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23.

  • It seems she has completely forgotten the contract, my slavehood. Or was it
  • actually only stubbornness? And she gave up her whole plan as soon as I no
  • longer opposed her and submitted to her imperial whim?
  • How kind she is to me, how tender, how loving! We are spending marvellously
  • happy days.
  • To-day she had me read to her the scene between Faust and Mephistopheles, in
  • which the latter appears as a wandering scholar. Her glance hung on me with
  • strange pleasure.
  • "I don't understand," she said when I had finished, "how a man who can read
  • such great and beautiful thoughts with such expression, and interpret them so
  • clearly, concisely, and intelligently, can at the same time be such a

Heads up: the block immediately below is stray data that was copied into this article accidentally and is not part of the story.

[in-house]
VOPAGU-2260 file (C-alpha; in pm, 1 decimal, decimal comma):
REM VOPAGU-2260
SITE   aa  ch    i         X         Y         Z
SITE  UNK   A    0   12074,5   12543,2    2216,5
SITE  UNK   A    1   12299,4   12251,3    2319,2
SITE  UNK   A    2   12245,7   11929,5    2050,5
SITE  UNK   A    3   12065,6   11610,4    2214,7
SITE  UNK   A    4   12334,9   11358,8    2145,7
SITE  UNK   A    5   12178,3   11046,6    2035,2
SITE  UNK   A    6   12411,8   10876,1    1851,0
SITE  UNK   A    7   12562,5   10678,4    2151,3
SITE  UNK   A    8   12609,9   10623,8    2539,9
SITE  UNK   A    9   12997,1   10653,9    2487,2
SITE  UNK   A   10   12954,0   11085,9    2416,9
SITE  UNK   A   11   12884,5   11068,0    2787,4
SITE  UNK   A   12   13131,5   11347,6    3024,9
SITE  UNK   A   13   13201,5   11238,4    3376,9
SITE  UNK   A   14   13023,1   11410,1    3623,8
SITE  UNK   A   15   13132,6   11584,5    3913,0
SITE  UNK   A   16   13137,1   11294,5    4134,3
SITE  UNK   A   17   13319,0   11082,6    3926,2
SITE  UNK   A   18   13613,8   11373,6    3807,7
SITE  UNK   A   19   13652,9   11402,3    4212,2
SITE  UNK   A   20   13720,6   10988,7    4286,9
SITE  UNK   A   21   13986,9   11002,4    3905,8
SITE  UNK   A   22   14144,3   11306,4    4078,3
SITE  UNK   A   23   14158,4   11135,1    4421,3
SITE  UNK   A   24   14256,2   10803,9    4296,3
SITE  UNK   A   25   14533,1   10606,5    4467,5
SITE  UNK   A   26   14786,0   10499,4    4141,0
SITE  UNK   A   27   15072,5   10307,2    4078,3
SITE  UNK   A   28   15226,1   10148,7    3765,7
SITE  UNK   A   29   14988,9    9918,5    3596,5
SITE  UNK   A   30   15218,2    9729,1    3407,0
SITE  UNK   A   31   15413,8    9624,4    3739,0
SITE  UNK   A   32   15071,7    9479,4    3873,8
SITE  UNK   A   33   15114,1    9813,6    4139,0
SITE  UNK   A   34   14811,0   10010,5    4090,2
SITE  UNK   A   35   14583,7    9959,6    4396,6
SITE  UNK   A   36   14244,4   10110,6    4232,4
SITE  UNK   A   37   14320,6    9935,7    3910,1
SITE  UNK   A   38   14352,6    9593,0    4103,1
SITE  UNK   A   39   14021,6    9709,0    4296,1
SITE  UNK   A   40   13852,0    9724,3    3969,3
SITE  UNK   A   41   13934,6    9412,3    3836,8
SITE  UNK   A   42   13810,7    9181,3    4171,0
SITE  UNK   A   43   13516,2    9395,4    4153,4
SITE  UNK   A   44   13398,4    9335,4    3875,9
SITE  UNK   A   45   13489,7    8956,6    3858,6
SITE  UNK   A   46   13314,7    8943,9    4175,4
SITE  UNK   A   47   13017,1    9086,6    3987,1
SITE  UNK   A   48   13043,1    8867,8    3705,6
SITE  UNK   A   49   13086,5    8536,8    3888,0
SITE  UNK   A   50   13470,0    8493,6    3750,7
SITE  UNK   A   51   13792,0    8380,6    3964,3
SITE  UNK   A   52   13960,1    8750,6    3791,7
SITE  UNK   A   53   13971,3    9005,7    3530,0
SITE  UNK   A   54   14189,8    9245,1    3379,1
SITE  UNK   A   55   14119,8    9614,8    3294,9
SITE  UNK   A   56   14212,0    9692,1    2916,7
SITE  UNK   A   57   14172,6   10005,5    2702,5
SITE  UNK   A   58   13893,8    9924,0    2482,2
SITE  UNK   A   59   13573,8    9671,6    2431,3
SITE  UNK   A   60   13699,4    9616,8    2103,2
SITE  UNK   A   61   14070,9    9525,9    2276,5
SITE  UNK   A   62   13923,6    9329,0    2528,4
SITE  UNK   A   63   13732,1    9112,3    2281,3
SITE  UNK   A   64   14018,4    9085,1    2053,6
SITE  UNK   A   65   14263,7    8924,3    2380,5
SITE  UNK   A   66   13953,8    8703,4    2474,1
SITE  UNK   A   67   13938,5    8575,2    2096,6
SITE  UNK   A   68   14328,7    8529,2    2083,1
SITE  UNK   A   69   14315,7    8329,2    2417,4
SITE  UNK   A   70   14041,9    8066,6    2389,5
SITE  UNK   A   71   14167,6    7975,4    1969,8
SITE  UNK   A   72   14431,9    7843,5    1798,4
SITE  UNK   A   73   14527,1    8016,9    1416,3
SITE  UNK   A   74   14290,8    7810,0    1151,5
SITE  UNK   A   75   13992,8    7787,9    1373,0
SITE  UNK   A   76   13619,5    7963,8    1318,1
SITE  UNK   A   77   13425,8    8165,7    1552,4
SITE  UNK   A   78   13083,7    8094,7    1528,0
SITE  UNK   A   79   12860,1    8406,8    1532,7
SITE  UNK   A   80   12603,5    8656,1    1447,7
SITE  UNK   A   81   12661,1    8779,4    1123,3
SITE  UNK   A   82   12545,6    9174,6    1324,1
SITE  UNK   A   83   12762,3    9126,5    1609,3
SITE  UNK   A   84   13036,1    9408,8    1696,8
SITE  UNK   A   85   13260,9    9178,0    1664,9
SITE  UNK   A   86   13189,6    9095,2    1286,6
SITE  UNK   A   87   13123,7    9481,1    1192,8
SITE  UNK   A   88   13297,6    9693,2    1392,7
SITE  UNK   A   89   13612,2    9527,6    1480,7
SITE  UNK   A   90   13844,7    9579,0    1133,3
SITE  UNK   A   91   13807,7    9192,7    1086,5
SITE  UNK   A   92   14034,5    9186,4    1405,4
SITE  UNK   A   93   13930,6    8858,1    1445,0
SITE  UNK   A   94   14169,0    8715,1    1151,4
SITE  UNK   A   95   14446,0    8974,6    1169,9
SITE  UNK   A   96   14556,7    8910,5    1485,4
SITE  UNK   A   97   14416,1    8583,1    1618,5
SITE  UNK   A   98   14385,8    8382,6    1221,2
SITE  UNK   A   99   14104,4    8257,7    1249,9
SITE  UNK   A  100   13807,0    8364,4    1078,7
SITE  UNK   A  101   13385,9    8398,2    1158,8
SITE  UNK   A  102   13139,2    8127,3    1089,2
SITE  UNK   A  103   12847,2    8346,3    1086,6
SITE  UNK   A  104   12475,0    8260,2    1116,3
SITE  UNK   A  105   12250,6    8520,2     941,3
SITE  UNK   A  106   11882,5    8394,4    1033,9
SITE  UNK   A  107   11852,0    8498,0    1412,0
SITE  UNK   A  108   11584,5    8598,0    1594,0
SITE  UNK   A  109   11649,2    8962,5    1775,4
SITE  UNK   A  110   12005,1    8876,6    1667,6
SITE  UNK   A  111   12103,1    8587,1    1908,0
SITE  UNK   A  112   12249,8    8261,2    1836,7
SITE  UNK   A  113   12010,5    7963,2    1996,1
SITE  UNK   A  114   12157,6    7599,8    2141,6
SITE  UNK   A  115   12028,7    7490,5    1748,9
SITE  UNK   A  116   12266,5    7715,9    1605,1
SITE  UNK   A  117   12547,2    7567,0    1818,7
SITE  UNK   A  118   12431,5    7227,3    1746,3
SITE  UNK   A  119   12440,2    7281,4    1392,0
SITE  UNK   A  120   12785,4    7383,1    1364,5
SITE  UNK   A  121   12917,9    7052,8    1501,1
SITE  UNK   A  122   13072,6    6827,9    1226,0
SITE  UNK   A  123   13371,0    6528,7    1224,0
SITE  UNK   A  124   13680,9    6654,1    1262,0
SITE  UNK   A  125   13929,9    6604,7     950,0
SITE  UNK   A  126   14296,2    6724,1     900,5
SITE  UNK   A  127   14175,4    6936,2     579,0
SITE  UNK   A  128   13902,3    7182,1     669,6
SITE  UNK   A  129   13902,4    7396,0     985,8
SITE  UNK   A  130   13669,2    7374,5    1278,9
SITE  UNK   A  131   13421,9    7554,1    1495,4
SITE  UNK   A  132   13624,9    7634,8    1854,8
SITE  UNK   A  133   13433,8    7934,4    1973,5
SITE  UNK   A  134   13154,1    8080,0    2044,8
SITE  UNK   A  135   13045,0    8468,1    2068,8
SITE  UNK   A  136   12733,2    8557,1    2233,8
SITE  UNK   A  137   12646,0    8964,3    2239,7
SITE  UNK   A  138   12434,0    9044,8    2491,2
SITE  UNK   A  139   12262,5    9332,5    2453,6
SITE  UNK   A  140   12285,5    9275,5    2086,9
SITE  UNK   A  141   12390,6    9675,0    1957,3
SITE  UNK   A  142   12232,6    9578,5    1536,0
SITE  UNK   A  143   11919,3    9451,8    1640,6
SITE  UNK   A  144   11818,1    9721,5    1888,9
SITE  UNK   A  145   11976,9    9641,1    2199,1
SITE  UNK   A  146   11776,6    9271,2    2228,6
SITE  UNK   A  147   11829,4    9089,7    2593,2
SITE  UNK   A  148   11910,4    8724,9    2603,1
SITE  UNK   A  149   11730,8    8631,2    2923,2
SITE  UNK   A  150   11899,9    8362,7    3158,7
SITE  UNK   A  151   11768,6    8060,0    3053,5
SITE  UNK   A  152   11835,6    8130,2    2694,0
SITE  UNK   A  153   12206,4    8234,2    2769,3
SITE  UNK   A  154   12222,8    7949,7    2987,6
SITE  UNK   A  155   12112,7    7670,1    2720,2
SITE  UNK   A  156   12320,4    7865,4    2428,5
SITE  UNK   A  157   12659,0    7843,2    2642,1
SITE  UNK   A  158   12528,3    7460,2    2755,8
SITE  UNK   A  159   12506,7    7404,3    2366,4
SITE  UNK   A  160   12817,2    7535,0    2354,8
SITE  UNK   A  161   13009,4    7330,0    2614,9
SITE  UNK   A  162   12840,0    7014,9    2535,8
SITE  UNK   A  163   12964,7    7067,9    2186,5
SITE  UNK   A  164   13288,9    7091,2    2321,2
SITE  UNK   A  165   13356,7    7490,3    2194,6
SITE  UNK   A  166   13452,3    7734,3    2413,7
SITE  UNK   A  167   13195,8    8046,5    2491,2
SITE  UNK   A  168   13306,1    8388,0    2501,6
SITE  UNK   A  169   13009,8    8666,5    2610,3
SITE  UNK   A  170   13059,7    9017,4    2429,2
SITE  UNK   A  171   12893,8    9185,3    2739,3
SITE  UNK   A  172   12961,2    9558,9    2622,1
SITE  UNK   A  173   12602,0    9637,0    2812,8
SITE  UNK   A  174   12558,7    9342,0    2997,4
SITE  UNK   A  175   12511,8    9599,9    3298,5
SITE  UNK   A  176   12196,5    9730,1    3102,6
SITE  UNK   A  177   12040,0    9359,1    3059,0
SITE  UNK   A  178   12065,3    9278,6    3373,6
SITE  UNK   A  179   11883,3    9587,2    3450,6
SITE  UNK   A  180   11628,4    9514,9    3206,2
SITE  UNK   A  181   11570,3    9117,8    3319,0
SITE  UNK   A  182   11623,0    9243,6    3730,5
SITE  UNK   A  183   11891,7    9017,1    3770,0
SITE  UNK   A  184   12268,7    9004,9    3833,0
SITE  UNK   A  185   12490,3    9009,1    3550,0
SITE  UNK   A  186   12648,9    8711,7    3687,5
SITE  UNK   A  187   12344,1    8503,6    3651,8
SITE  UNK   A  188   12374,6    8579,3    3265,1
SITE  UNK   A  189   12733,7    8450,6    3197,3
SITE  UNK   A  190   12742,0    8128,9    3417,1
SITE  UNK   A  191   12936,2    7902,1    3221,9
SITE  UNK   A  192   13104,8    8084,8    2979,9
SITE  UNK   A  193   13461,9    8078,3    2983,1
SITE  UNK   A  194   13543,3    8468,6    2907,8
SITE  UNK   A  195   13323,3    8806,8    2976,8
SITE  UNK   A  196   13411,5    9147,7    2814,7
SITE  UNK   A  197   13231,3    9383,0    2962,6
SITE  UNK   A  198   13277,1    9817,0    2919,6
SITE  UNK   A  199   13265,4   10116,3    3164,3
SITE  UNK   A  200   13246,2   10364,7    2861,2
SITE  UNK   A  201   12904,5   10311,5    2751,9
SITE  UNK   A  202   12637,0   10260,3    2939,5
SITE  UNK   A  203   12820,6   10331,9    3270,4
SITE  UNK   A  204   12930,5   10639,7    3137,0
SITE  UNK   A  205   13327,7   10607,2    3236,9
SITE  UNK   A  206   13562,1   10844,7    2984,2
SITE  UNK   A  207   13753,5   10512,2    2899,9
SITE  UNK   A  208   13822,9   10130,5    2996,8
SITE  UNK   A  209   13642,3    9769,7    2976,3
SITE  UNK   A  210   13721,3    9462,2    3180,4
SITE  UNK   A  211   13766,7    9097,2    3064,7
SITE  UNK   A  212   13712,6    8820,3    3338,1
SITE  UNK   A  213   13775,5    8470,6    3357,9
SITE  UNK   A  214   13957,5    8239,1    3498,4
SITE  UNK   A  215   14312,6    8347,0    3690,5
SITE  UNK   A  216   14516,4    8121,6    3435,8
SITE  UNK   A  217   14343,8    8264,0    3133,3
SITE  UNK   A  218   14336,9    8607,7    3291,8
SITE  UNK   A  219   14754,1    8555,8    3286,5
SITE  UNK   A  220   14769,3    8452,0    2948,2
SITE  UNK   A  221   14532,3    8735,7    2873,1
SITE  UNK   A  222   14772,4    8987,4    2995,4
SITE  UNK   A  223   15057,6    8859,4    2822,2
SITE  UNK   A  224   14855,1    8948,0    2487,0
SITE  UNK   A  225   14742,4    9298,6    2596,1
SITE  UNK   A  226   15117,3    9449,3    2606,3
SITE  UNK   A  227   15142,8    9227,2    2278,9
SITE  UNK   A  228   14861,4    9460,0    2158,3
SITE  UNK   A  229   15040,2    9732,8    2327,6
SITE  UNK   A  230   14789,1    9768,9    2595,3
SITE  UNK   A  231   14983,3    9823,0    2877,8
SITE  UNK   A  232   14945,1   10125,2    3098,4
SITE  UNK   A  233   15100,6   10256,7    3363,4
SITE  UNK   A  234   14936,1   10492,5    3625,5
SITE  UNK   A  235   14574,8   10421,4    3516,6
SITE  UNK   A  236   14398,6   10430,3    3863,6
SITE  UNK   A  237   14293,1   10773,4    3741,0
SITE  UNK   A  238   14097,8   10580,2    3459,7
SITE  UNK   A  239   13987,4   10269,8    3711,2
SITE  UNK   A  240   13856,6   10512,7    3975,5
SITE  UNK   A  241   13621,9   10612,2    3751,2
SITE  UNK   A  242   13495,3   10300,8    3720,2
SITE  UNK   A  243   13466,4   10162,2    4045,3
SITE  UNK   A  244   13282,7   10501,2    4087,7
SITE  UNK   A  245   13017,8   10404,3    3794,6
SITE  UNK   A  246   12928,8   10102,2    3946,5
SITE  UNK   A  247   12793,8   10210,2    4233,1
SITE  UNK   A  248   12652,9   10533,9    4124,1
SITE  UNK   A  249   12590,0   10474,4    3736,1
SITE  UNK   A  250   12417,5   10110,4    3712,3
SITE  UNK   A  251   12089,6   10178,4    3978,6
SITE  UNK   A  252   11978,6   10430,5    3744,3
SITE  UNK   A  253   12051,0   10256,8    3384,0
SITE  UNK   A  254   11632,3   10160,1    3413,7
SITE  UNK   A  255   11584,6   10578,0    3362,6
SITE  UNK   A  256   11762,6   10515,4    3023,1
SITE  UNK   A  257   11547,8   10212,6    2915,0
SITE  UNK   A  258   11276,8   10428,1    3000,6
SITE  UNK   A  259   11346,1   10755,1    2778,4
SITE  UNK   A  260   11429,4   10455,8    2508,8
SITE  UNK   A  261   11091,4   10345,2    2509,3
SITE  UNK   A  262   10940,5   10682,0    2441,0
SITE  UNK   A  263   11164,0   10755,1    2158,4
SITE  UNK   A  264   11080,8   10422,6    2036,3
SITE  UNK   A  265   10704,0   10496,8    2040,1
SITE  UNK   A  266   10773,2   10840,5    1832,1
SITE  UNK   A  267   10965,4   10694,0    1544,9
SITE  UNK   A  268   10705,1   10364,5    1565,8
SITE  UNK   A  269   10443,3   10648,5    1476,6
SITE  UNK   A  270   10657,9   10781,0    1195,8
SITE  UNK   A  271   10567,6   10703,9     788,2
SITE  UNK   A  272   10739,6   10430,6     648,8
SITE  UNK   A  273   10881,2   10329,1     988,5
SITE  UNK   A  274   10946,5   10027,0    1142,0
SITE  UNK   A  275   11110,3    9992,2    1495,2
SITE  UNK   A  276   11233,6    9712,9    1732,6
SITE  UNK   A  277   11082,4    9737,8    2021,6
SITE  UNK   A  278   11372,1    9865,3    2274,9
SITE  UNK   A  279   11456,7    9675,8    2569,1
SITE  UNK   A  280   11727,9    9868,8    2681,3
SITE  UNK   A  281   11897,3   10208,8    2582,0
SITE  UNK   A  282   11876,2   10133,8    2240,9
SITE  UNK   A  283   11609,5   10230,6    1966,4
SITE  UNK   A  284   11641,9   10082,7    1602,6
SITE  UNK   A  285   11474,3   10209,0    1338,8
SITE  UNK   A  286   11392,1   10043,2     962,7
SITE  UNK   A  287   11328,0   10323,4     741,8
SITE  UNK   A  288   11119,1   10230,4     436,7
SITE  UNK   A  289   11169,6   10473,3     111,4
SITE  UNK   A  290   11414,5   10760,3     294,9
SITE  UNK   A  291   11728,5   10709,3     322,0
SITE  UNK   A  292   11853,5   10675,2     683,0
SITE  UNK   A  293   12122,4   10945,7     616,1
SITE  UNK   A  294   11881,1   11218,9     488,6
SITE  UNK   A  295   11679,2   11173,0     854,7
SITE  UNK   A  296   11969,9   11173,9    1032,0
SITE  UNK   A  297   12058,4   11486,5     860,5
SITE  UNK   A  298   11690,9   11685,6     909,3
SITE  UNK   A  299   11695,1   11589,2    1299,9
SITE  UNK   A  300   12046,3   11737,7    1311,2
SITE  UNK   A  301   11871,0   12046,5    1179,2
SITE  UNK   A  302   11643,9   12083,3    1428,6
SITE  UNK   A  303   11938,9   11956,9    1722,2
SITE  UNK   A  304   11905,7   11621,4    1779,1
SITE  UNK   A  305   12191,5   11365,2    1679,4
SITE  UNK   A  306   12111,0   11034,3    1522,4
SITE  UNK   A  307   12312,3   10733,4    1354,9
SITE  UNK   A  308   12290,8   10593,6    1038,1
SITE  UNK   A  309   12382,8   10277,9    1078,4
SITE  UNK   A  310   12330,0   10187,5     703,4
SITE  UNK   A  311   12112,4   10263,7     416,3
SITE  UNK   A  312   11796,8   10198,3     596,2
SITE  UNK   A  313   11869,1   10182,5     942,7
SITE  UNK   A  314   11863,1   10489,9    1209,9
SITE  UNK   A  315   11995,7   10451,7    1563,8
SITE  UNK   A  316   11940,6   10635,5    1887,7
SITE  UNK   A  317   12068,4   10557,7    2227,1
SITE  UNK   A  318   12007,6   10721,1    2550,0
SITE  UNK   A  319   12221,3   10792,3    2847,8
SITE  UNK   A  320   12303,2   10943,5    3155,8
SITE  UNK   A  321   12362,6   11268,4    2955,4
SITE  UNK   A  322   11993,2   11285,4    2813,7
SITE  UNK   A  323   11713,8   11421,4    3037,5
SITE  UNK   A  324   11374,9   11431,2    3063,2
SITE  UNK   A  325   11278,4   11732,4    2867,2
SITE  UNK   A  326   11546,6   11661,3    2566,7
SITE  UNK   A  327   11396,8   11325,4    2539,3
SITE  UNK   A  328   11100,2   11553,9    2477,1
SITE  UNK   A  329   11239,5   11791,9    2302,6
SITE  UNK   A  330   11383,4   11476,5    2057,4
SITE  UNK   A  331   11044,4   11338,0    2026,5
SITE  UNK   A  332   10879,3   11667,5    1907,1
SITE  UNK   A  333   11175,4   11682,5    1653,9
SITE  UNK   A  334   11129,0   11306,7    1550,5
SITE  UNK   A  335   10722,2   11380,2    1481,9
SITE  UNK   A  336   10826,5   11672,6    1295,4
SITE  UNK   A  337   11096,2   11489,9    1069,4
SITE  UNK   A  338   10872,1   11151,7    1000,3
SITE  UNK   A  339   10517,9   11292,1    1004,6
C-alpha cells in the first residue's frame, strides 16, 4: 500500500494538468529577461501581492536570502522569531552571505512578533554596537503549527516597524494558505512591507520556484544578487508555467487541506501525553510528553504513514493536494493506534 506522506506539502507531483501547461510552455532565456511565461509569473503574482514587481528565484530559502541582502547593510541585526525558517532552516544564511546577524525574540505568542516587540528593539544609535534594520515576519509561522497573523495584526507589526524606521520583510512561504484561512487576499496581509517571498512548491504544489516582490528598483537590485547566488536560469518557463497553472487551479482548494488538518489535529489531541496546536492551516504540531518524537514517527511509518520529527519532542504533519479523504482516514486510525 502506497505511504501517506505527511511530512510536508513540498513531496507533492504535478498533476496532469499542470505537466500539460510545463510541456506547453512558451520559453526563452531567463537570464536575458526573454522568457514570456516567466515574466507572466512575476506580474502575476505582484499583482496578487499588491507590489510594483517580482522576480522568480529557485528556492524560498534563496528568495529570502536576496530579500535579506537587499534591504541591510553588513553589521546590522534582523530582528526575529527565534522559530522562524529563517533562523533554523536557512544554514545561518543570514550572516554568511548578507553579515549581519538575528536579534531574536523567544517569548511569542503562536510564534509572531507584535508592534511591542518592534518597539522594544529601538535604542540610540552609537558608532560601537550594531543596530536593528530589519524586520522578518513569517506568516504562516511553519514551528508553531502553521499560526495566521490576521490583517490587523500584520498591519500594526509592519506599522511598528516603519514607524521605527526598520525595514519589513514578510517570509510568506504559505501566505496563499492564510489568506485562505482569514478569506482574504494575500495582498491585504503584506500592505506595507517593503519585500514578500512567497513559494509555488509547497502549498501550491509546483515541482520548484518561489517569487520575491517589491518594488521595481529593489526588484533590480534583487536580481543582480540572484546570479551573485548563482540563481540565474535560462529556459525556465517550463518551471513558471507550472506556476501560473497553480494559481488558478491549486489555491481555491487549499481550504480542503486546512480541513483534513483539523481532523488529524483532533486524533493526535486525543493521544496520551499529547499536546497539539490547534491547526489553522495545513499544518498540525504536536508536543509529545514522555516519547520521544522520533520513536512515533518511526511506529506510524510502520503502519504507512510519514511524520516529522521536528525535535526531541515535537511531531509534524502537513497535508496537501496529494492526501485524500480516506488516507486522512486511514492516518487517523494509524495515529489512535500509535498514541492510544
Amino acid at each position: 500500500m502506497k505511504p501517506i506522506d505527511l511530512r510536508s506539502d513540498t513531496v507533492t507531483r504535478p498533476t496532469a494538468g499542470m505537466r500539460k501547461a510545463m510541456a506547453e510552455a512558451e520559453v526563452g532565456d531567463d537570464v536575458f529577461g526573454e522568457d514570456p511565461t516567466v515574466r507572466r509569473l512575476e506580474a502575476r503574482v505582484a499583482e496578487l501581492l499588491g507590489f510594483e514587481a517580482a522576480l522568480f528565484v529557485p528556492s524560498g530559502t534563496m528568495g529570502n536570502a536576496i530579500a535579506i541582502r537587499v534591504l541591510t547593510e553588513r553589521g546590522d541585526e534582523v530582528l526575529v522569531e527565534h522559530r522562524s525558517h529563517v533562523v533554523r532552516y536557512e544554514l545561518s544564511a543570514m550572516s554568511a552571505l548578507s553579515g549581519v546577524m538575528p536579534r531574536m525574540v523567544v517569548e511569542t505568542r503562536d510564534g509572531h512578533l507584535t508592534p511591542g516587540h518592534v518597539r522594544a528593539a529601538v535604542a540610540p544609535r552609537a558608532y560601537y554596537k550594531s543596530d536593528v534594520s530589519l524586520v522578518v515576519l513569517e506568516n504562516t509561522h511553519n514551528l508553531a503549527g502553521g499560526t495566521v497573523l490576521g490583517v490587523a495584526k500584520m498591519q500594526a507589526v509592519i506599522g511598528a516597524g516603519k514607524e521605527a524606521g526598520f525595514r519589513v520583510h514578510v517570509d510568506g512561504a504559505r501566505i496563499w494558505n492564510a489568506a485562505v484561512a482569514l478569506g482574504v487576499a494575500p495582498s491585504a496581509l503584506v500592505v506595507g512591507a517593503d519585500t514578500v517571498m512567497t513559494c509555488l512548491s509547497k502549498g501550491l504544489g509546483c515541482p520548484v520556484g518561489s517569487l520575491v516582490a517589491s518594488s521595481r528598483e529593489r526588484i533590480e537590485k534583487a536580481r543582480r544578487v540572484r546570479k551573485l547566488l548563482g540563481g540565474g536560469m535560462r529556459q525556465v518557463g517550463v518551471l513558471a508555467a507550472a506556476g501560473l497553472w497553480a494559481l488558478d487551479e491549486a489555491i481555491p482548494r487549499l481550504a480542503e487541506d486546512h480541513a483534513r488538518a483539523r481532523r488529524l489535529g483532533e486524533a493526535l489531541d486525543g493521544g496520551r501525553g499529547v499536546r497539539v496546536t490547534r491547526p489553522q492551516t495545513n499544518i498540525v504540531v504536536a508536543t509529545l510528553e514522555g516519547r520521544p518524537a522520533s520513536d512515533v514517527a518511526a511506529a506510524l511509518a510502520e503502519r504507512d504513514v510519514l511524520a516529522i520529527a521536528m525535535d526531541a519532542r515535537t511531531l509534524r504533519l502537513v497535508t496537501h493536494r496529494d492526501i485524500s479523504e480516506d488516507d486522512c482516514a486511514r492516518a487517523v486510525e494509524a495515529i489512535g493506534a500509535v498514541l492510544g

• visionary and supersensual ninny as you are."
  • "Were you pleased," said I, and kissed her forehead.
  • She gently stroked my brow. "I love you, Severin," she whispered. "I don't
  • believe I could ever love any one more than you. Let us be sensible, what do
  • you say?"
  • Instead of replying I folded her in my arms; a deep inward, yet vaguely sad
  • happiness filled my breast, my eyes grew moist, and a tear fell upon her hand.
  • "How can you cry!" she exclaimed, "you are a child!"